Frances Yoon: They’re venturing into all types of companies. We’re talking ride hailing, e-commerce, biotech. These are the types of companies that you see in developed markets like the US and Europe as well. But what’s really astonishing about what’s going on in Korea is how fast they’re able to gain traction, how fast they’re able to get new users and that really helps to drive the growth and valuation in such a fast way. It’s even faster than some of the things that you see sometimes in the US. So for example, we spoke to the CEO of Toss. It’s a FinTech app, and they gave me some astonishing statistics to say that 80% of all Koreans in their 20s use this app. And over 60% of people in Korea in their 30s use this app. So, the ability to scale in such a fast manner is something that is really surprising. Industrial analysts would say that the growth for a lot of these Korean tech companies might be just focused on the domestic market, but some of these companies are all looking to scale outside of Korea. So the growth potential can be pretty interesting.
Marc Stewart: I’m wondering what’s happening now at this point in time that’s allowing these businesses to emerge.
Frances Yoon: I think what’s happening right now is that the country’s reaching a point where with almost everyone owning a smartphone or a mobile phone, they’re using this to buy merchandise and food and things like that on apps. They are using their phones to hail cars or pay for certain things like groceries or payments, getting credit and buying stocks. They’re doing a lot of things with their phones right now and it’s reached a point where there’s so much demand for this type of technology that a lot of startups are booming up all over the country.
Marc Stewart: Frances, I remember visiting Seoul more than a decade ago, and it was apparent even then just how much technology was a part of daily life. It’s a very wired city. So how does this embrace of technology really help propel the tech sector?
Frances Yoon: I think it’s because so many people are using it. It creates a very big marketplace online, and that really helps these tech companies to help people basically improve their lives in such a big way. And it’s really made a big difference. You can see how much easier it’s become to send money or buy stocks or buy goods. And especially during the pandemic when face to face interaction has become more problematic. These types of apps, the convenience of using these apps has really skyrocketed among the Korean population. And we’ve really reached a point where it’s almost unthinkable to live without using these types of apps now.
Marc Stewart: In addition to enthusiasm for technology, one aspect that the tech sector has had to face is government regulation, whether it be in China, the US or in Europe, I’m wondering how the South Korean government views technology, these emerging firms and how that plays in their growth.
Frances Yoon: I think they have a very favorable view on technology. They see it as something that could help drive economic growth for the country. They know that as economic growth becomes more competitive and challenging, that they really see this need to build 10 companies at home as a very important source of future growth and they’re also mindful of how big these US companies and tech companies in developed nations are becoming much more powerful. And I think the Korean government wants to see that happen within their own home ground. I’m told from venture capital firms and from tech companies that the government has shown big interest in helping these types of companies grow. There is a cabinet level body in the government in Korea that helps these types of companies with anything from research to support with taxes and accounting, and a large part of the support comes from funding. So I think that in Korea, if you’re starting up, it’s not that difficult to get some sort of funding from the government to start off.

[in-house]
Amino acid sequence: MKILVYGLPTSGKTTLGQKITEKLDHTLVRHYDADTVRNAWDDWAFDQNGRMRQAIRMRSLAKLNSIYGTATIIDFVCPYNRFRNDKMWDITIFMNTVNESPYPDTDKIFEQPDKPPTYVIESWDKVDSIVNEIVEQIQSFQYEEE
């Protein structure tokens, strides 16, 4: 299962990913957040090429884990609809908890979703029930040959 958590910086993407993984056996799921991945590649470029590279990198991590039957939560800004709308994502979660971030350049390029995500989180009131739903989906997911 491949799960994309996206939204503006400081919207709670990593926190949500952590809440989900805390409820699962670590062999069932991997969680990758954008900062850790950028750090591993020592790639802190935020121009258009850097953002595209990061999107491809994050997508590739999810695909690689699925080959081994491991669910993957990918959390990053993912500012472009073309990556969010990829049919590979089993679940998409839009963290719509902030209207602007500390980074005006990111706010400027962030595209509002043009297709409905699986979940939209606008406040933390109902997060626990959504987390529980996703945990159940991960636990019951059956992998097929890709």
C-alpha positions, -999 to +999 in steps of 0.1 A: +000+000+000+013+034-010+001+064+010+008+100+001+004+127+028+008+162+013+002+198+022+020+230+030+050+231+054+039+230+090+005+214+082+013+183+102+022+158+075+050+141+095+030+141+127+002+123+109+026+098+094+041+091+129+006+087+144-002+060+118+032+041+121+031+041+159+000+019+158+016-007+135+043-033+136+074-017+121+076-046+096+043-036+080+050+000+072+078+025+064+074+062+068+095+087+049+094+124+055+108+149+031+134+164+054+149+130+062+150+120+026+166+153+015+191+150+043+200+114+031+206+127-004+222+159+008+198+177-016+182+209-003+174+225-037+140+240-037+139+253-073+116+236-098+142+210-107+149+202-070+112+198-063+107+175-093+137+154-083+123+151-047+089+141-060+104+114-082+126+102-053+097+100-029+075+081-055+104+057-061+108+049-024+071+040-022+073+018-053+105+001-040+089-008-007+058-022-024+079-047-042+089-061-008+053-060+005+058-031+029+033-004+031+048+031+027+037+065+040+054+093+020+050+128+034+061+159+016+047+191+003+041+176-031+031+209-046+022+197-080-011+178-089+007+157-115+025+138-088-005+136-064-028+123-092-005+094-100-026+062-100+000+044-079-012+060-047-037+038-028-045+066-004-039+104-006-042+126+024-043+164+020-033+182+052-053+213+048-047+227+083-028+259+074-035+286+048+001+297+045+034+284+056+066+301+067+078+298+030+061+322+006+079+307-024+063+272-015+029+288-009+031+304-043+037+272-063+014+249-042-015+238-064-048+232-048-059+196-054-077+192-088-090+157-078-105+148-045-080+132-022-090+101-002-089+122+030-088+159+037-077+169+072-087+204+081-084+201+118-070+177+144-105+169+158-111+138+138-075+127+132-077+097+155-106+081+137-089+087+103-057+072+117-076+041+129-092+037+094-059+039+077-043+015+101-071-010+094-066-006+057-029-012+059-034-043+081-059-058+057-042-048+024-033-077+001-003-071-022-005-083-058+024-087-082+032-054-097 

Marc Stewart: Of course a lot of countries would like to have a high-tech industrial base. What could be learned from the experience in South Korea?
Frances Yoon: What I’m told from investors is that the employees in these types of tech companies in Korea are very hardworking. They’ll go through and push long hours. They will rally around a cause in a big way. And the idea of working for a tech startup is becoming really popular among people who are graduating from college. So I think all of this really helps these companies attract the best talent that’s in Korea right now. And so that really helps to drive the growth and development and the progress in these types of tech startups and tech companies. So I think that could be a very attractive aspect for other companies who are looking to build a tech base somewhere outside of the US.
Marc Stewart: Frances Yoon, thank you for being here.
Frances Yoon: Thanks for having me.
Marc Stewart: And finally, amusement parks were dealt a severe blow last year when the pandemic hit. Now many are reopening. And like other businesses, they’ve been working to staff up by increasing pay and handing out other perks from free French fries to free family passes. Here’s the Journals, Kris Maher.
Kris Maher: So it’s just a great time to get a summer job if you’re a teenager right now. Amusement parks in particular have been raising pay rates pretty dramatically. In some cases, they’ve been ramping up starting pay to $15 an hour, even $20 an hour. And in some cases that’s double what they were offering last year. And on top of that, companies, they’re also throwing out other perks and things like retention bonuses, all of which can add up to a significant amount of money by the end of the summer, especially for teenagers who like to do these jobs in the summer.
Marc Stewart: And that’s What’s News for Thursday. We’re back tonight with a new show. Feel free to leave us a rating and review wherever you get your podcasts. I’m Marc Stewart for the Wall Street Journal. Thanks for listening.